The Asian Legal Resource Centre (ALRC) has made written submissions in the recent Sessions of the UN Human Rights Council on the prevalence of enforced disappearances in Bangladesh. To reiterate the overwhelming fact, victims of enforced disappearances in Bangladesh have no option of legal remedy from the criminal justice system. When this is reality, justice is simply a bridge too far.
Article 32 of the Bangladesh Constitution guarantees the right to life and liberty, which reads: “No person shall be deprived of life or personal liberty save in accordance with law”. This provision exists only on paper. The life of the families of the victims of enforced disappearances tells the real tale.
The ALRC refers to the April 2013 statement of Bangladesh’s former Foreign Minister Ms. Dipu Moni during the second cycle of the Universal Periodic Review (UPR) on Bangladesh at the Council. She stated that “enforced disappearance is not defined as a criminal offence in Bangladesh’s penal law, and thus it does not take place in the country.”
The criminal justice institutions of Bangladesh maintain this governmental position to refuse justice to victims. The entire judiciary has been rendered incapable of addressing the situation. The government wants the judiciary, which misses few opportunities to undermine its own independence, not to function, or rather to function in such a way that no remedies can result in cases of disappearances.
The families of victims of enforced disappearances are refused access to the complaint mechanism whenever allegations are brought against the agents of the state. The police refuse to register such complaints. The few families that are not dissuaded are forced to modify their complaints by removing the names of the law-enforcement agents from the list of the alleged perpetrators. The complaints are registered only when the complainants bring allegations against “unidentified persons”. This makes the case, one of a “missing person”, rather than a case of enforced disappearance. As a result, seeking justice for the disappeared victims is impossible at the stage of registration of the complaint itself, never mind the dream of credible investigation or prosecution. Additionally, state agents systematically intimidate the relatives of the disappeared victims, forcing families into silence.
One of the recent incidents involves seven victims, which includes the City Councillor of Narayanganj City Corporation and a lawyer of district Bar Association, who were abducted and disappeared by the Rapid Action Battalion (RAB). The local Bar Association leaders filed a writ petition at the High Court Division, seeking the Court’s order for the arrest of certain RAB officers. The Court, accordingly, ordered the arrest of the officers. Meanwhile, the victims’ bodies were found floating in a river.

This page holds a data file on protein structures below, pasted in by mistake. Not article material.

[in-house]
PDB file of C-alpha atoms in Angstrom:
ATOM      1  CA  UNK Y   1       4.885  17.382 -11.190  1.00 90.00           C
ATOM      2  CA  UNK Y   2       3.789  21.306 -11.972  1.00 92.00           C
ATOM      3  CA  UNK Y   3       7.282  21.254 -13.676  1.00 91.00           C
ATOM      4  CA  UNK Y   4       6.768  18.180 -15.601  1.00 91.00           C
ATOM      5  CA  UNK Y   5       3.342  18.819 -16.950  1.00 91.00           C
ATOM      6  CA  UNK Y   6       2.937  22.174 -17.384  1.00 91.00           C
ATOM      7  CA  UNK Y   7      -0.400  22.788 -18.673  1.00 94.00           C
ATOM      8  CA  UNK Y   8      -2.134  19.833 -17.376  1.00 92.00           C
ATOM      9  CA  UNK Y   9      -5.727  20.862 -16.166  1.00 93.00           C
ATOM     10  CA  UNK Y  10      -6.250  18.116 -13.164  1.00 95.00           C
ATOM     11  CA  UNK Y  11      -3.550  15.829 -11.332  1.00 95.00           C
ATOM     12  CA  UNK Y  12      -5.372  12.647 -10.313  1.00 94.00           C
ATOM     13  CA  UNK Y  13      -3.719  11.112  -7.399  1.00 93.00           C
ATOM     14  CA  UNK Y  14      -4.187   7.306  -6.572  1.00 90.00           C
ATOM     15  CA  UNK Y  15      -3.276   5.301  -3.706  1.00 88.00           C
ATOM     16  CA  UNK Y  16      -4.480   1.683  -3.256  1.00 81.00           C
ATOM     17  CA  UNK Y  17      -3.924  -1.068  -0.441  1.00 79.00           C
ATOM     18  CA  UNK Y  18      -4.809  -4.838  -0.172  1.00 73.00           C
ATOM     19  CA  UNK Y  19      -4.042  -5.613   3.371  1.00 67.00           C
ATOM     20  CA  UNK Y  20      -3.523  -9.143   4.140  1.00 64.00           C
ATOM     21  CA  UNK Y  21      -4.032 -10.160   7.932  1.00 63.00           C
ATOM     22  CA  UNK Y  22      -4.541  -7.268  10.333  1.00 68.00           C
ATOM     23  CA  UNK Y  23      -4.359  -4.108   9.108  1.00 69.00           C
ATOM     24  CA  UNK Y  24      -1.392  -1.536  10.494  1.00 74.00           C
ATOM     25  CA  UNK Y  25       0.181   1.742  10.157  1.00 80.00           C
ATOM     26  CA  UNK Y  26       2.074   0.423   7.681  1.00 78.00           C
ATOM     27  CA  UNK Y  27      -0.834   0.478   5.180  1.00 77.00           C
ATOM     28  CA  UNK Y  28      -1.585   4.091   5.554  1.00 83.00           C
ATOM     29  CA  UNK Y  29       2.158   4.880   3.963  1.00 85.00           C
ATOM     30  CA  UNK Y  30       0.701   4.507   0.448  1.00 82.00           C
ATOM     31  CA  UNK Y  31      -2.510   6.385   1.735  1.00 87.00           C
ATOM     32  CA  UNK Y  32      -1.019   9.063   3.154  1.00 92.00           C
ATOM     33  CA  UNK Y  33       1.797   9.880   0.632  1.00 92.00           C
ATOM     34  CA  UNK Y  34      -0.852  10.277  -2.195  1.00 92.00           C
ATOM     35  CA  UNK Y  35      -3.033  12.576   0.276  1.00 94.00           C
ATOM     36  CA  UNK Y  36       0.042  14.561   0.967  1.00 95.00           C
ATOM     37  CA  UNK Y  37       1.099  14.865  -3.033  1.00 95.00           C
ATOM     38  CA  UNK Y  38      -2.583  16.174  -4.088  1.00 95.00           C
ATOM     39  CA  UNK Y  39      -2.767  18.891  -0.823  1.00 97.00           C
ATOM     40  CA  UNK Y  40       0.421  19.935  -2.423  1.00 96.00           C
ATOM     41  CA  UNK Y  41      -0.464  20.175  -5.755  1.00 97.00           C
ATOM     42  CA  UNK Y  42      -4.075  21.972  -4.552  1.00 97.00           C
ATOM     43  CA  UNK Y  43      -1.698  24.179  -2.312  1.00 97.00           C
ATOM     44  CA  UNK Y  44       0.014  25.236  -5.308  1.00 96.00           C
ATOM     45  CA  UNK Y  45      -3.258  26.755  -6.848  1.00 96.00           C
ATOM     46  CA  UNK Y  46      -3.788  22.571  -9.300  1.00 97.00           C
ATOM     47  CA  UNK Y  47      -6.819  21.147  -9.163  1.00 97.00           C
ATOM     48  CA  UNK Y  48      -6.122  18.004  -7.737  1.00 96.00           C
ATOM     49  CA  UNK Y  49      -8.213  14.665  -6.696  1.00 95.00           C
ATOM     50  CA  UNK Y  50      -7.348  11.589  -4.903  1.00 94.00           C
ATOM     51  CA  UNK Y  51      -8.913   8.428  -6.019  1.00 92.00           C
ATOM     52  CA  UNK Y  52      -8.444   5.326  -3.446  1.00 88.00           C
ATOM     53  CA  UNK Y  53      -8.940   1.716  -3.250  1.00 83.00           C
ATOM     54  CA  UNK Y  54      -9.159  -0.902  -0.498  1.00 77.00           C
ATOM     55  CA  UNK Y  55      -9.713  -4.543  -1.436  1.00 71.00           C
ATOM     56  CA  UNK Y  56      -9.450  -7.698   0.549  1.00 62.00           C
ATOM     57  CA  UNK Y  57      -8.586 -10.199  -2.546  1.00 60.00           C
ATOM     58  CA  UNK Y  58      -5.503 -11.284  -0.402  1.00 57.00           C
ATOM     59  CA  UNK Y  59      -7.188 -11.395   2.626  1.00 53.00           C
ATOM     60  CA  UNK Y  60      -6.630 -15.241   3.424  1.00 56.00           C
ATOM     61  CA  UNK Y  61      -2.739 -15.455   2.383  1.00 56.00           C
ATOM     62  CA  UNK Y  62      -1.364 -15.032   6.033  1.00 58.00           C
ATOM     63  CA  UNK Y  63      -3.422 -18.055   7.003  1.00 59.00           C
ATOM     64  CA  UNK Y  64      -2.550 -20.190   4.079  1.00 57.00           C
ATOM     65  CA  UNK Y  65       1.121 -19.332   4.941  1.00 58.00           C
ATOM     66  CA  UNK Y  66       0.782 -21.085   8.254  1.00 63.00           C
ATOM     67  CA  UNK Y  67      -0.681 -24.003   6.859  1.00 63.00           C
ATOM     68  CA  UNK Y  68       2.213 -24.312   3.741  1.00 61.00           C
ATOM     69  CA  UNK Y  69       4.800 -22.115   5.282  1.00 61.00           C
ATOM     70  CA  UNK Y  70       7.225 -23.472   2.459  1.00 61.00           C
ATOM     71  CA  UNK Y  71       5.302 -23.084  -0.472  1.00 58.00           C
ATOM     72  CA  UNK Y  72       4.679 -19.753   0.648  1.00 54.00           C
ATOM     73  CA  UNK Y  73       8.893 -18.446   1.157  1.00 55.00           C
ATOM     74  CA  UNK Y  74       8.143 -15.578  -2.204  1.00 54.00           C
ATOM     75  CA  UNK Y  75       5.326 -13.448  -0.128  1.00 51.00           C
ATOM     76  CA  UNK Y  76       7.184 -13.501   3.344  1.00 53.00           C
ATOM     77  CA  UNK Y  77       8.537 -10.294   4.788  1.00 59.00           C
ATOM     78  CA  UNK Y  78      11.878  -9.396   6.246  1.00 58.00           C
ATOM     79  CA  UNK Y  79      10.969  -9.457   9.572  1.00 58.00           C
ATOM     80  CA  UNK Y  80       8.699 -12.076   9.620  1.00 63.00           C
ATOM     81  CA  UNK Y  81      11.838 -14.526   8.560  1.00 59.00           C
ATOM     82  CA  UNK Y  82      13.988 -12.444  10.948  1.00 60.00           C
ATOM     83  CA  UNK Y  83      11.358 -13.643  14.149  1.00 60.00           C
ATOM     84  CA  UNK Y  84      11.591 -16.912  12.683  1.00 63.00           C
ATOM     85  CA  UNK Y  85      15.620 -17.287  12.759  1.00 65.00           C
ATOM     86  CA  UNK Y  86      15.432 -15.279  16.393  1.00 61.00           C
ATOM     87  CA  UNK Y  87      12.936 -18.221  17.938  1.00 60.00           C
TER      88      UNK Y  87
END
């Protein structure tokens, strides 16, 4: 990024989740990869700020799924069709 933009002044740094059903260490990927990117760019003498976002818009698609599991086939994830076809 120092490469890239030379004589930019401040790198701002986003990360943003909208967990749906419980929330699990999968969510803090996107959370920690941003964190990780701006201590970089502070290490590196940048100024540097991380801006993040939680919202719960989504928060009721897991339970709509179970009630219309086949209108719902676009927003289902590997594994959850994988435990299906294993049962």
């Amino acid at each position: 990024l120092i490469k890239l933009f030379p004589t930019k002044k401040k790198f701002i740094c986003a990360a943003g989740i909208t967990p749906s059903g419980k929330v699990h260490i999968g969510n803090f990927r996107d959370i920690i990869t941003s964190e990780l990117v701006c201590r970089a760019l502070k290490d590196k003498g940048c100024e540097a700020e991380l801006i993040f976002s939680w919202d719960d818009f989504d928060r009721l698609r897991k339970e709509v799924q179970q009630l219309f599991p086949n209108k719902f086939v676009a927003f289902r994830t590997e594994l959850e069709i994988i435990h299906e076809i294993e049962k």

The High Court ended up passing an order against RAB officers for murdering citizens for the first time in Bangladesh history. However, as soon as this order was pronounced the Prime Minister and Law Minister of Bangladesh began criticising the judiciary publicly for creating “anarchy” in the country. The Prime Minister warned the judiciary “not to intervene beyond the limit”. The government’s warnings amount to threats to the judiciary on one hand, and serve as an endorsement for the crimes of disappearances on the other.
In earlier Written Submissions, the ALRC has shown how the Office of the Bangladesh Attorney General prevents families from obtaining judicial remedies in the cases of disappearance. The Attorney General acts as a postman for law-enforcement agencies, placing the alleged agencies’ statements that deny any involvement in disappearing the citizens before the Court. Thus, rights of the families of the disappeared, to obtain judicial remedy, are systematically negated in Bangladesh. The judiciary, ever vigilant on suo moto action to counter satirical comments of individuals on social networking sites, shies from habeas corpus writ cases in order to appease the government. The prevailing condition of repression and impunity contributes to the further weakening of criminal justice institutions.
The ALRC urges the Human Rights Council to hold Bangladesh accountable before the international community for its failure to provide remedies to victims and families of victims of enforced disappearance. Basic institutions related to criminal justice needs reform so that rule of law can make its entry into the jurisdiction of Bangladesh.